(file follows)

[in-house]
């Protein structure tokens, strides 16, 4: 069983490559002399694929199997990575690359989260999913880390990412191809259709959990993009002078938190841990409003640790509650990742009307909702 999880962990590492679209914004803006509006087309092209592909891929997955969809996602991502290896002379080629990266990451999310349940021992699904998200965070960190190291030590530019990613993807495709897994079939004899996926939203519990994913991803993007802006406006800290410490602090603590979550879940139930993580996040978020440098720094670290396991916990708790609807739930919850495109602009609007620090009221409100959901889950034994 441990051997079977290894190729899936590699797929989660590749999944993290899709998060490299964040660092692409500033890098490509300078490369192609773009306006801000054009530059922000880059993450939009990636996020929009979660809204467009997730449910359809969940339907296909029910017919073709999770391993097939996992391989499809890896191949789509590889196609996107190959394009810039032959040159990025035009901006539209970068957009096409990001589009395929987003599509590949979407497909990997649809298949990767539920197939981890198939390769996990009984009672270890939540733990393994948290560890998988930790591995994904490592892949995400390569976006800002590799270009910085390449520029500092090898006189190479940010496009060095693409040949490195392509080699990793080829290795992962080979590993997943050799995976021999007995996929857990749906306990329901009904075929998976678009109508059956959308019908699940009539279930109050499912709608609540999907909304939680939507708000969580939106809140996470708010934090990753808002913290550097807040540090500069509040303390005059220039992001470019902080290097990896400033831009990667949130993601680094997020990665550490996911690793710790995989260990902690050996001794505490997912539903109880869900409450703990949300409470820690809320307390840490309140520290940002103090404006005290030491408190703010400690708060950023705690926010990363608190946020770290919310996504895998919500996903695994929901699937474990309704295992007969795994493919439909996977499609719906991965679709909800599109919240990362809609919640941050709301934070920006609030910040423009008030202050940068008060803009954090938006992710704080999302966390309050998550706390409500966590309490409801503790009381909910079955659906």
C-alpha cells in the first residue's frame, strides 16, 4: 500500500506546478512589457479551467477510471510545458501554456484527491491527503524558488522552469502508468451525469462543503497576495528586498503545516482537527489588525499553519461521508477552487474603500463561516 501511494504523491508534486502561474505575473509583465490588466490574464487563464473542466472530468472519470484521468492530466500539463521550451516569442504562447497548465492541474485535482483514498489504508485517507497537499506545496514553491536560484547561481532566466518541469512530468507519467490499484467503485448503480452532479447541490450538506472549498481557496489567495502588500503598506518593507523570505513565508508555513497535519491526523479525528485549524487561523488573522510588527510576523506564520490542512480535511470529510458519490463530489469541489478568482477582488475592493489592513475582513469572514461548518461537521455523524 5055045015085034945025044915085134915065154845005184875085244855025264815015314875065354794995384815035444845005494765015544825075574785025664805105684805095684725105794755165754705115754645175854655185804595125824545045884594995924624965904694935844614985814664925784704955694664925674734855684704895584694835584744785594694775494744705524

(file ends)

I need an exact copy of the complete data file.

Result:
[in-house]
């Protein structure tokens, strides 16, 4: 069983490559002399694929199997990575690359989260999913880390990412191809259709959990993009002078938190841990409003640790509650990742009307909702 999880962990590492679209914004803006509006087309092209592909891929997955969809996602991502290896002379080629990266990451999310349940021992699904998200965070960190190291030590530019990613993807495709897994079939004899996926939203519990994913991803993007802006406006800290410490602090603590979550879940139930993580996040978020440098720094670290396991916990708790609807739930919850495109602009609007620090009221409100959901889950034994 441990051997079977290894190729899936590699797929989660590749999944993290899709998060490299964040660092692409500033890098490509300078490369192609773009306006801000054009530059922000880059993450939009990636996020929009979660809204467009997730449910359809969940339907296909029910017919073709999770391993097939996992391989499809890896191949789509590889196609996107190959394009810039032959040159990025035009901006539209970068957009096409990001589009395929987003599509590949979407497909990997649809298949990767539920197939981890198939390769996990009984009672270890939540733990393994948290560890998988930790591995994904490592892949995400390569976006800002590799270009910085390449520029500092090898006189190479940010496009060095693409040949490195392509080699990793080829290795992962080979590993997943050799995976021999007995996929857990749906306990329901009904075929998976678009109508059956959308019908699940009539279930109050499912709608609540999907909304939680939507708000969580939106809140996470708010934090990753808002913290550097807040540090500069509040303390005059220039992001470019902080290097990896400033831009990667949130993601680094997020990665550490996911690793710790995989260990902690050996001794505490997912539903109880869900409450703990949300409470820690809320307390840490309140520290940002103090404006005290030491408190703010400690708060950023705690926010990363608190946020770290919310996504895998919500996903695994929901699937474990309704295992007969795994493919439909996977499609719906991965679709909800599109919240990362809609919640941050709301934070920006609030910040423009008030202050940068008060803009954090938006992710704080999302966390309050998550706390409500966590309490409801503790009381909910079955659906």
C-alpha cells in the first residue's frame, strides 16, 4: 500500500506546478512589457479551467477510471510545458501554456484527491491527503524558488522552469502508468451525469462543503497576495528586498503545516482537527489588525499553519461521508477552487474603500463561516 501511494504523491508534486502561474505575473509583465490588466490574464487563464473542466472530468472519470484521468492530466500539463521550451516569442504562447497548465492541474485535482483514498489504508485517507497537499506545496514553491536560484547561481532566466518541469512530468507519467490499484467503485448503480452532479447541490450538506472549498481557496489567495502588500503598506518593507523570505513565508508555513497535519491526523479525528485549524487561523488573522510588527510576523506564520490542512480535511470529510458519490463530489469541489478568482477582488475592493489592513475582513469572514461548518461537521455523524 5055045015085034945025044915085134915065154845005184875085244855025264815015314875065354794995384815035444845005494765015544825075574785025664805105684805095684725105794755165754705115754645175854655185804595125824545045884594995924624965904694935844614985814664925784704955694664925674734855684704895584694835584744785594694775494744705524